How to Tell if Your Oil Pump Is Failing

Mia Bevacqua
October 22, 2018

oil pump location

The oil pump delivers a fixed quantity of pressurized oil to the engine, in order to keep it running smoothly. Without the right amount of oil pressure, critical engine parts can begin to rub together, causing extensive - and expensive - damage.

» LEARN MORE: Get an estimate for your oil pump replacement

Signs of a failing oil pump

These are some of the common symptoms associated with a failing oil pump:

  • Low oil pressure: A worn or failing pump will cause a loss of oil pressure. When this happens, internal engine components, such as bearings, camshafts and crankshafts, are starved of pressurized oil. When this happens, the engine will quickly get damaged.
  • Warning lights: The engine's computer monitors oil pressure. If the module senses that it's too low, it will turn on the oil pressure warning light. On most cars, it will turn on the check engine light as well.
  • Vehicle won't start: Loss of oil pressure can prevent a vehicle from starting. On some cars, fuel delivery to the engine is cut when the oil pressure drops below a certain point.
  • Engine noise: When certain engine parts don't get enough oil, the engine may start to make tapping, knocking or rattling noises.
Get it diagnosed by a professional

How the oil pump works

The oil pump doesn't actually create pressure on its own. Instead, the pressure is created as oil move through tight passages inside the engine.

An oil pressure relief valve located at the outlet of the pump opens to keep the pressure from getting too high. The desired value is typically between 10 and 80 PSI, depending on your engine's design, speed and temperature.

Most vehicles use one of two basic pump designs

  • Gear: This type of pump has two gears on the inside. Oil is pulled into the pump through the inlet, then flows around the outside diameter of each gear and exits through the outlet.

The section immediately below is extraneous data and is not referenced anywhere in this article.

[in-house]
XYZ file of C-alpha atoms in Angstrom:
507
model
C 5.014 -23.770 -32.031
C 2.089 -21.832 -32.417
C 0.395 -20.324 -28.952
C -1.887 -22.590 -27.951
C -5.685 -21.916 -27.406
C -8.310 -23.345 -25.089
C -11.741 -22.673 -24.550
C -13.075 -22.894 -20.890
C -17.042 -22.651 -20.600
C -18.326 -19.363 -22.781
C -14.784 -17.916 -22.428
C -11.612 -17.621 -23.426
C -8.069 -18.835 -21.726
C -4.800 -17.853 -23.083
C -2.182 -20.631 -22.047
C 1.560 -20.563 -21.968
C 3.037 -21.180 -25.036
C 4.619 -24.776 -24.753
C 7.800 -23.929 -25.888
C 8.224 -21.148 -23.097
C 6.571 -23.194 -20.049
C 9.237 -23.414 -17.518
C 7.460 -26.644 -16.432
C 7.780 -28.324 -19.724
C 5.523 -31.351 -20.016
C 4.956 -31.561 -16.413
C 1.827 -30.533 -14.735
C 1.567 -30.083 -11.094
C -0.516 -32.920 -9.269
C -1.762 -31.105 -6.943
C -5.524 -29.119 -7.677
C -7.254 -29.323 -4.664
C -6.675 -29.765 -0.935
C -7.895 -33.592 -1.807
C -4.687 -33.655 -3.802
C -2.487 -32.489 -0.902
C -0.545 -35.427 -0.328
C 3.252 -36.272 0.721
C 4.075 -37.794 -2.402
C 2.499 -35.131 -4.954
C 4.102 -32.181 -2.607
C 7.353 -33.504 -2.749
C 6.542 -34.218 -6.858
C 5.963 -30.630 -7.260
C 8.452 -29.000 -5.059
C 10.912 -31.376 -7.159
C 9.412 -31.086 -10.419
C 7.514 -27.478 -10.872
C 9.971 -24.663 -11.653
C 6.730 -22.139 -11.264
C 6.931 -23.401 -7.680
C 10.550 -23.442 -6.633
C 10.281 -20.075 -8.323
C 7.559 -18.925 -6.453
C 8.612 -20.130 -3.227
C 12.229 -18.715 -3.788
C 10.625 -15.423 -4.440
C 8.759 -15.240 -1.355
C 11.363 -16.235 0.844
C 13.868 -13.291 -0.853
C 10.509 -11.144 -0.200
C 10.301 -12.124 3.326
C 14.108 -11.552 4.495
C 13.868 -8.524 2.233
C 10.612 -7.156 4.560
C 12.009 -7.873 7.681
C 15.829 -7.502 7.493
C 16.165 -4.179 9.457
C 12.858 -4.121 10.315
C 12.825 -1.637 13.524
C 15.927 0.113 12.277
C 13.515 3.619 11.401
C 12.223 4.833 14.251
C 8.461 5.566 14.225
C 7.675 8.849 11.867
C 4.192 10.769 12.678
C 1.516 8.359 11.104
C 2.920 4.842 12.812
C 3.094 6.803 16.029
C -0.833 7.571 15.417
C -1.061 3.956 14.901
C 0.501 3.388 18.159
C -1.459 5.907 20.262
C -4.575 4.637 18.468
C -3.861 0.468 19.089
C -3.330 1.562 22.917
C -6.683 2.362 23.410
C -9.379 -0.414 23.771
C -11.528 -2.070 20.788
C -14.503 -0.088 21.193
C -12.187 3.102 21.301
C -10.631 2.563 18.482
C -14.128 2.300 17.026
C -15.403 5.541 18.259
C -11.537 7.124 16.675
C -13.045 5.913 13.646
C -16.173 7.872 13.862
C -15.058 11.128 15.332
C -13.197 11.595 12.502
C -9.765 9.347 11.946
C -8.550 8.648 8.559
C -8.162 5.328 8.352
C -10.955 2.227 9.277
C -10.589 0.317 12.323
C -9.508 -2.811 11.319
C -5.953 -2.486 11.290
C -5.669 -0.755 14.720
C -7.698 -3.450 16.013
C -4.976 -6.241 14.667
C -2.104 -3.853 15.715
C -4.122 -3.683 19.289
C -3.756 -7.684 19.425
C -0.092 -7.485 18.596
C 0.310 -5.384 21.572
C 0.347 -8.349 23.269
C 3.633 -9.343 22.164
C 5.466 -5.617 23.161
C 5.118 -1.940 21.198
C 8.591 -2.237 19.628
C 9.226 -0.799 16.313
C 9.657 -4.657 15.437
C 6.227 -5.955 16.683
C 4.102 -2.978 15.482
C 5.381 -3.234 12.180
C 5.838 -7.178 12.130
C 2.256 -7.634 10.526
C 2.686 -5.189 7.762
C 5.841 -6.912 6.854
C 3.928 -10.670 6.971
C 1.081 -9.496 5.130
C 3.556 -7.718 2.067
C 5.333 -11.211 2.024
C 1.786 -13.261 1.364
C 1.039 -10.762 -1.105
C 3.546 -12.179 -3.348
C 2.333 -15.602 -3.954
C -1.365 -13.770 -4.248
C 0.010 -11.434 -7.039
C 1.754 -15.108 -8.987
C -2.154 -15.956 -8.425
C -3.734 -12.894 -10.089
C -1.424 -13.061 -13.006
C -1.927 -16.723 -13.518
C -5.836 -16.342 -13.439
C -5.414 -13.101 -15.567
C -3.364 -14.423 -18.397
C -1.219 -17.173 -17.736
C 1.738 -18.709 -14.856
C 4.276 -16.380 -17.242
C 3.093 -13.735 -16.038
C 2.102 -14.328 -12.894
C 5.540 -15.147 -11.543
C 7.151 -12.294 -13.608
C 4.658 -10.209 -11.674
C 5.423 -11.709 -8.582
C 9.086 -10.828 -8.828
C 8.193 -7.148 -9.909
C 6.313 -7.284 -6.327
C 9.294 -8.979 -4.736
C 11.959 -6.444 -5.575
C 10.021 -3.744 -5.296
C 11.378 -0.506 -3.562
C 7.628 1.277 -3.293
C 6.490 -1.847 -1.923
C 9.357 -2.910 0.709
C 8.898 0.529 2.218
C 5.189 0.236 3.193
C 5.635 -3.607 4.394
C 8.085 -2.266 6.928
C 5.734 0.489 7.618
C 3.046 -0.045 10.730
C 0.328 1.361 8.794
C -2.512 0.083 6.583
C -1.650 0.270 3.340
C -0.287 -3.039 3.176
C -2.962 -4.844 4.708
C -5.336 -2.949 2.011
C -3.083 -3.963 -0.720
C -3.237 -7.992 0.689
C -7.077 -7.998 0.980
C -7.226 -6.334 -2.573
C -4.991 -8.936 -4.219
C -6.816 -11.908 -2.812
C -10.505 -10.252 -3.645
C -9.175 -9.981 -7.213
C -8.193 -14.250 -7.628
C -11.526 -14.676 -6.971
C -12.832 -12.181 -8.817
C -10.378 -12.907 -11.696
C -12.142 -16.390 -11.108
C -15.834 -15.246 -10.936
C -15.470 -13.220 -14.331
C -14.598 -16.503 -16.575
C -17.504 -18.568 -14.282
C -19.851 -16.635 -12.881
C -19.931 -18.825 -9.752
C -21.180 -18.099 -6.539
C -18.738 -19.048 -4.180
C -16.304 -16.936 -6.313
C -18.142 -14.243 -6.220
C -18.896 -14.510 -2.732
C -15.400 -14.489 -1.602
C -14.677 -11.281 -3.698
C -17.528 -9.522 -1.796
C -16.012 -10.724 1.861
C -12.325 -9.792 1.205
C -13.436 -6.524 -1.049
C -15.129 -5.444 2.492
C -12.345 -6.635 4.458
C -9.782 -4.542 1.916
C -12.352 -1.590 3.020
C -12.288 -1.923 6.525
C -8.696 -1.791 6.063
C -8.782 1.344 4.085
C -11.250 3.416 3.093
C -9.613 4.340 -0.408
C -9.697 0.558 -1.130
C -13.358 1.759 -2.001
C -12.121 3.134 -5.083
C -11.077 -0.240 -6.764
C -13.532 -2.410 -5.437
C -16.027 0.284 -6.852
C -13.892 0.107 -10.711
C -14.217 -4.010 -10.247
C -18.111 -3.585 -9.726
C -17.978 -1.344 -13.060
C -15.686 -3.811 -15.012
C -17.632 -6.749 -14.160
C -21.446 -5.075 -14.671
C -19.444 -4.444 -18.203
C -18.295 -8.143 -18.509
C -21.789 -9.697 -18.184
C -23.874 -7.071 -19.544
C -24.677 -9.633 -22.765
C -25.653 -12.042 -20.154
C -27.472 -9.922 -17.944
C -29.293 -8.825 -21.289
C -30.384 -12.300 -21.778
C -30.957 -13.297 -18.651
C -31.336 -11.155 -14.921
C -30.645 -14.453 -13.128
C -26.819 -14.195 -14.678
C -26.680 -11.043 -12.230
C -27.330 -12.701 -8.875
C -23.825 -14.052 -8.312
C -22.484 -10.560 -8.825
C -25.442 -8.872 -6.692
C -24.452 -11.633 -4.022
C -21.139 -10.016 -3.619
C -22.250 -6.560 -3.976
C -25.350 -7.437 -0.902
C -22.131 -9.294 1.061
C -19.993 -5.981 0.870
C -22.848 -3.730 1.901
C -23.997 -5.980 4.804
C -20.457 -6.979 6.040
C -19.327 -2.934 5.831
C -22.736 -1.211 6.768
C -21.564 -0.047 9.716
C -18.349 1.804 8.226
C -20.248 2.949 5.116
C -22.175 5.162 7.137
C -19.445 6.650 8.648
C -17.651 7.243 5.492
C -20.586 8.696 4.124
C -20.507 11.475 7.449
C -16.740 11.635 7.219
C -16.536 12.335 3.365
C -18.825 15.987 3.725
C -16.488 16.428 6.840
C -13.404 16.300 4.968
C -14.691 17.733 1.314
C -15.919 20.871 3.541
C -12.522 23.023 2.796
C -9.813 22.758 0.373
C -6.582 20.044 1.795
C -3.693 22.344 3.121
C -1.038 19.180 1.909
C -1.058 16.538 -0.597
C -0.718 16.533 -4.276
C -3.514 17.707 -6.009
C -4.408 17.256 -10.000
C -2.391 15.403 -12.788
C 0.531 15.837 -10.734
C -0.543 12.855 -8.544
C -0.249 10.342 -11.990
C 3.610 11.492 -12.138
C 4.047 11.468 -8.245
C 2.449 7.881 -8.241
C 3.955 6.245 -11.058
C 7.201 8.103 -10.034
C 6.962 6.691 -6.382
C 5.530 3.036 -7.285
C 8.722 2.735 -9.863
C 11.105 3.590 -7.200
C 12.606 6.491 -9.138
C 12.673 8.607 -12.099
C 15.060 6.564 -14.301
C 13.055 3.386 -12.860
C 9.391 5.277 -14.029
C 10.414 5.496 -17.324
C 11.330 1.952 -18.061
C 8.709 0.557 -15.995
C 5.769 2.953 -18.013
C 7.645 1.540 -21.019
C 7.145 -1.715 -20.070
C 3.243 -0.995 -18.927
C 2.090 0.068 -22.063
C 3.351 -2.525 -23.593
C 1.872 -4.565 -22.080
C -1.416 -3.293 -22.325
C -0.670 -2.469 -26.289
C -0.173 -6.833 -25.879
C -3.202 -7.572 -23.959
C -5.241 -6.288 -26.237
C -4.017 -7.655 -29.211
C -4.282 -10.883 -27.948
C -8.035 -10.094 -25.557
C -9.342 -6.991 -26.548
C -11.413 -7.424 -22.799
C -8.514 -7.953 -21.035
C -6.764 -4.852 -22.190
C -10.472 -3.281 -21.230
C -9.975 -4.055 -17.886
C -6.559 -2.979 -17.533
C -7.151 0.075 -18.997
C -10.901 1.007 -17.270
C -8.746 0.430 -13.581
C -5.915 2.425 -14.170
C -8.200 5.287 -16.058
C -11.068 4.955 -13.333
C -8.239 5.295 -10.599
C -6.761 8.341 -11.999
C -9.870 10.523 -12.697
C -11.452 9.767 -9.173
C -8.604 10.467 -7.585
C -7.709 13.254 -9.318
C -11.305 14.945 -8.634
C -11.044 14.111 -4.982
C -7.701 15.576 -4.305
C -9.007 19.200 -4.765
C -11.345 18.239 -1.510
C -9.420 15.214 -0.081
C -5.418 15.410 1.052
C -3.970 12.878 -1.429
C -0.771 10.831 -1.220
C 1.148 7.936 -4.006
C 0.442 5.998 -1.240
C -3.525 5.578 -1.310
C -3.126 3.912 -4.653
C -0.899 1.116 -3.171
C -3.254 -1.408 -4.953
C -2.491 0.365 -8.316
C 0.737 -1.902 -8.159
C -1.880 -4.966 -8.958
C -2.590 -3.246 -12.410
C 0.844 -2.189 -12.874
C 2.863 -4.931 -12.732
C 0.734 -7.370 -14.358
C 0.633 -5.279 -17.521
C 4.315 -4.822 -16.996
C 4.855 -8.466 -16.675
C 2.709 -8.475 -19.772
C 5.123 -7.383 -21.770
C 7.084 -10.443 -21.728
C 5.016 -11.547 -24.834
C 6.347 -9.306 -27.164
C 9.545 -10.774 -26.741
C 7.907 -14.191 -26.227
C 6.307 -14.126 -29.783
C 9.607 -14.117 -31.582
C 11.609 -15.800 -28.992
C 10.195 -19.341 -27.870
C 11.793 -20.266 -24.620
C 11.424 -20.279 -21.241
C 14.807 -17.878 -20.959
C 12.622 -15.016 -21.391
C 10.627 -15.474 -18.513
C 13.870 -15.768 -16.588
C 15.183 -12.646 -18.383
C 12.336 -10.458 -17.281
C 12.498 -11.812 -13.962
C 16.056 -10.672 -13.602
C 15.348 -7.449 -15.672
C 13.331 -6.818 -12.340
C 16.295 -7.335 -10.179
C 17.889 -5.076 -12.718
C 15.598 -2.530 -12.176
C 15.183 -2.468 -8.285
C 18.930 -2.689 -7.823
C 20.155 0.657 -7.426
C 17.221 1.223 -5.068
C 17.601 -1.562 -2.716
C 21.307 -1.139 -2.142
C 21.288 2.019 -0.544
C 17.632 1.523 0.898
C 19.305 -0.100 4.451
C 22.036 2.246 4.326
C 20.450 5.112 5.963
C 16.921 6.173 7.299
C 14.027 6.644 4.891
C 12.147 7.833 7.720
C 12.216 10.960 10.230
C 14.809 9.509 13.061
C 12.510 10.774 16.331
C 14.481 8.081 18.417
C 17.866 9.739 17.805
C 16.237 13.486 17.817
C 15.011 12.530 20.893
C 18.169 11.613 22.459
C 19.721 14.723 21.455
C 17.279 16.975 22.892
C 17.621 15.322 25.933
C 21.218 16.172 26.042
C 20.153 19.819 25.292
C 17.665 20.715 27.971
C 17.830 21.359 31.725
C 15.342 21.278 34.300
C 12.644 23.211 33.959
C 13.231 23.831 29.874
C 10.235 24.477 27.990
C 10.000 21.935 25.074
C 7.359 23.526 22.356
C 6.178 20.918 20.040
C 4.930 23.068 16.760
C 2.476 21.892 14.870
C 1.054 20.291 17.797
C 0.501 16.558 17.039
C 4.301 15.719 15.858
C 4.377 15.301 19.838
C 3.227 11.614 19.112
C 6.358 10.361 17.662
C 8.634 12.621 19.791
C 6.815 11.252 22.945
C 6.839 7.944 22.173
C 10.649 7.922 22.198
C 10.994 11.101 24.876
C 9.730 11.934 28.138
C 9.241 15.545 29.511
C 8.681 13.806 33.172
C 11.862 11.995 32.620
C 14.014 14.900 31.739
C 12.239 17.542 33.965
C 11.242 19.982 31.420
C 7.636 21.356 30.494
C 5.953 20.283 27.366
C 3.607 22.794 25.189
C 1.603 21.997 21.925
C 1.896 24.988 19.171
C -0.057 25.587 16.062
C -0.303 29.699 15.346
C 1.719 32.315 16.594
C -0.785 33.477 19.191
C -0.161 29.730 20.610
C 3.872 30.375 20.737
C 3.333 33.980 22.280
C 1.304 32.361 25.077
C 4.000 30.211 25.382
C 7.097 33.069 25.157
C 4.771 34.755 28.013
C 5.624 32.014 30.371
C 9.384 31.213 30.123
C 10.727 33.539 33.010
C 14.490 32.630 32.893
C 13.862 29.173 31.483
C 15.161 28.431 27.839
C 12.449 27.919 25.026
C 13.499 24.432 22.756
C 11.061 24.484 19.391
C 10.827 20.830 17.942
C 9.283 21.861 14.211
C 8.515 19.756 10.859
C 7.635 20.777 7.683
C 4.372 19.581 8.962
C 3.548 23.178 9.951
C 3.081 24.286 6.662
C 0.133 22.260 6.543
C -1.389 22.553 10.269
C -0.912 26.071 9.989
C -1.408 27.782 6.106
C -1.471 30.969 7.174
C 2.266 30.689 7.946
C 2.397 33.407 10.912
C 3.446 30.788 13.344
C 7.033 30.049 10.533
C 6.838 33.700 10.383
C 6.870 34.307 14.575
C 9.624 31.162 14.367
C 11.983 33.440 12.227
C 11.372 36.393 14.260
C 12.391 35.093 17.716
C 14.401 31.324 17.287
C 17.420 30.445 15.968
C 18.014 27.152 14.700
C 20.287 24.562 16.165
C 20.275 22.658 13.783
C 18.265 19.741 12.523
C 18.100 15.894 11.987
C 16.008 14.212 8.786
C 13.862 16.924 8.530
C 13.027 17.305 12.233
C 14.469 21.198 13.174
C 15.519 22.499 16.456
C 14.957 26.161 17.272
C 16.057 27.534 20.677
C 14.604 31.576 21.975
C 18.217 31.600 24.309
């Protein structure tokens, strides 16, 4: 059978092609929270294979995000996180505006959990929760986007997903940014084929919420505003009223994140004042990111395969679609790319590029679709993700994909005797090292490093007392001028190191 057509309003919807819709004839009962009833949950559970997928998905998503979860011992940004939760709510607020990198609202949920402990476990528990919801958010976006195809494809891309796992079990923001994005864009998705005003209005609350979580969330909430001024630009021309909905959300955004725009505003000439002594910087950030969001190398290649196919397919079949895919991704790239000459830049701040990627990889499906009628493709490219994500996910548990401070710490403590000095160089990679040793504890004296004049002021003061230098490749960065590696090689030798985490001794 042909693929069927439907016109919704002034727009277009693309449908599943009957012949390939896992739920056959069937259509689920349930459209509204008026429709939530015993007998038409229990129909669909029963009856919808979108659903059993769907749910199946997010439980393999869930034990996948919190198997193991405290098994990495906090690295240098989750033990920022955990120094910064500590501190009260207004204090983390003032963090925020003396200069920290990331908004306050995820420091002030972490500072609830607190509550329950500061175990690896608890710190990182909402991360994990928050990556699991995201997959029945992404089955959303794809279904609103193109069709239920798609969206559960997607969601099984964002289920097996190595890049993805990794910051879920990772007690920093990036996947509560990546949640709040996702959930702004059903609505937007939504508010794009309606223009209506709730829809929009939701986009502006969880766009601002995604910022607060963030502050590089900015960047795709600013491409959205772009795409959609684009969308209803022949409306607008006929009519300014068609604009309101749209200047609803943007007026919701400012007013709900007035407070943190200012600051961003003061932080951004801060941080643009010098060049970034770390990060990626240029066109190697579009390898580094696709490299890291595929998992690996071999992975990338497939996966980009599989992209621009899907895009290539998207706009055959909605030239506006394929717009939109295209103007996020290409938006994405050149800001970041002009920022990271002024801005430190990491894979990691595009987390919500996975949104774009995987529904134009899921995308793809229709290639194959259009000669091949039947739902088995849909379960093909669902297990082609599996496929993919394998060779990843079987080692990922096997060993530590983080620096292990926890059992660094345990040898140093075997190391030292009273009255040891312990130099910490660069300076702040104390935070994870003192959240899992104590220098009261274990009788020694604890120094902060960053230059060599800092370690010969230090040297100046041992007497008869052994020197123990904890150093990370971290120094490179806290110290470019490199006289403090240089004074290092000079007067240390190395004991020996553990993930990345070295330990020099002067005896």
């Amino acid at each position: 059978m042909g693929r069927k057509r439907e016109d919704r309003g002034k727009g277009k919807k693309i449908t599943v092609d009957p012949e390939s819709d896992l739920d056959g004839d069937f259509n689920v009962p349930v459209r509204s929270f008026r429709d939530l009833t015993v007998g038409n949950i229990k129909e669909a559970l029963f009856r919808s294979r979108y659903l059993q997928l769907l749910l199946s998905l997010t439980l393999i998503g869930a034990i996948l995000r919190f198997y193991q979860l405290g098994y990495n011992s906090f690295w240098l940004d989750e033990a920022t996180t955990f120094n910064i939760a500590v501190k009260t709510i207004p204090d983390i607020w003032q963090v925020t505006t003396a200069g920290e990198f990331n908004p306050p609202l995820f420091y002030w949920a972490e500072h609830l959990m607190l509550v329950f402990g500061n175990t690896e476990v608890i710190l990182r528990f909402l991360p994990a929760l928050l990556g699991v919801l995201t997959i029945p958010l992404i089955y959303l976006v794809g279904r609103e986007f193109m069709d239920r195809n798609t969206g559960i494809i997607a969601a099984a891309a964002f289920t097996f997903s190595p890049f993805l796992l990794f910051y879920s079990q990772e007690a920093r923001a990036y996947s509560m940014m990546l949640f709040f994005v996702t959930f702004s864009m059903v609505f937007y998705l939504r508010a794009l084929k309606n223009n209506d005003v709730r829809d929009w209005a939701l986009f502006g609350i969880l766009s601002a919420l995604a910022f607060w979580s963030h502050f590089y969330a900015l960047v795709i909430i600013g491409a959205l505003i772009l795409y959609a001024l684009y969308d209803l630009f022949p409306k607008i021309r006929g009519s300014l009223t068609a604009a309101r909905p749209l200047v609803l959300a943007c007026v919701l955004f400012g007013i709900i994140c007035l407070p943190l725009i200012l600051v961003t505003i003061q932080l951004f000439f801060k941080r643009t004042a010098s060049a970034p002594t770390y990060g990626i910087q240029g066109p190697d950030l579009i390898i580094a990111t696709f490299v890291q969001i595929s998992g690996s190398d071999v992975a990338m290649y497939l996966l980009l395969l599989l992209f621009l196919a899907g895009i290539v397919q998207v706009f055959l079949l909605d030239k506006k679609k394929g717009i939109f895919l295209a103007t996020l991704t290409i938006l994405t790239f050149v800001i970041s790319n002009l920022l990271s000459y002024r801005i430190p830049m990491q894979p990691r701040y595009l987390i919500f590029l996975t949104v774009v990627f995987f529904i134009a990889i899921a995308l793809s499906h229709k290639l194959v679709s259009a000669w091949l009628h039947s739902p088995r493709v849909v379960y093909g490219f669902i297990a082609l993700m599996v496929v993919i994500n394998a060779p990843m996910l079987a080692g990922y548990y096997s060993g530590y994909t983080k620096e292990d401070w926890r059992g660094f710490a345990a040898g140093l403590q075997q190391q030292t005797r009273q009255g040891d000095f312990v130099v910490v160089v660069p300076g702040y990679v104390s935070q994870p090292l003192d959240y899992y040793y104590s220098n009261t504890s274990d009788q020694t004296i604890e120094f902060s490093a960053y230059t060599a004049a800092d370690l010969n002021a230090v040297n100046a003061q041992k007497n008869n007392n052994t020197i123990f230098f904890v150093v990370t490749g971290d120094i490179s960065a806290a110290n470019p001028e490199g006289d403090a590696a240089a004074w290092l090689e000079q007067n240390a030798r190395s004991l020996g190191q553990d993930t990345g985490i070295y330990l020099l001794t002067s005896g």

• Rotor: This type of pump contains an inner rotor and an outer rotor. As the lobes of the two rotors come in and out of mesh, oil is pulled in through the pump inlet and forced out through the outlet.

In the past, the oil pump was mounted to the bottom of the engine, inside the oil pan. It was usually driven off a shaft connected to the camshaft or distributor. But on most modern vehicles, the pump is found in the front cover and is turned by the crankshaft.

Regardless of which design is used, oil is pulled into the pump from the oil pan. The fluid first passes through a screen to remove debris, then travels through a tube to the pump.

How to fix a bad oil pump

If you suspect a bad oil pump or loss of oil pressure, stop driving your car immediately. Have it towed to a repair facility and assessed by a professional mechanic.

It may be possible to get away with just replacing the pump. But, in many cases, when the pump fails, it starves the engine of oil pressure and causes internal damage. In this case, the entire engine will need to either be rebuilt or replaced.

Mia Bevacqua

About the Author

Mia Bevacqua is an automotive expert with ASE Master, L1, L2 and L3 Advanced Level Specialist certification. With 13-plus years of experience in the field, she applies her skills toward writing, consulting and automotive software engineering.

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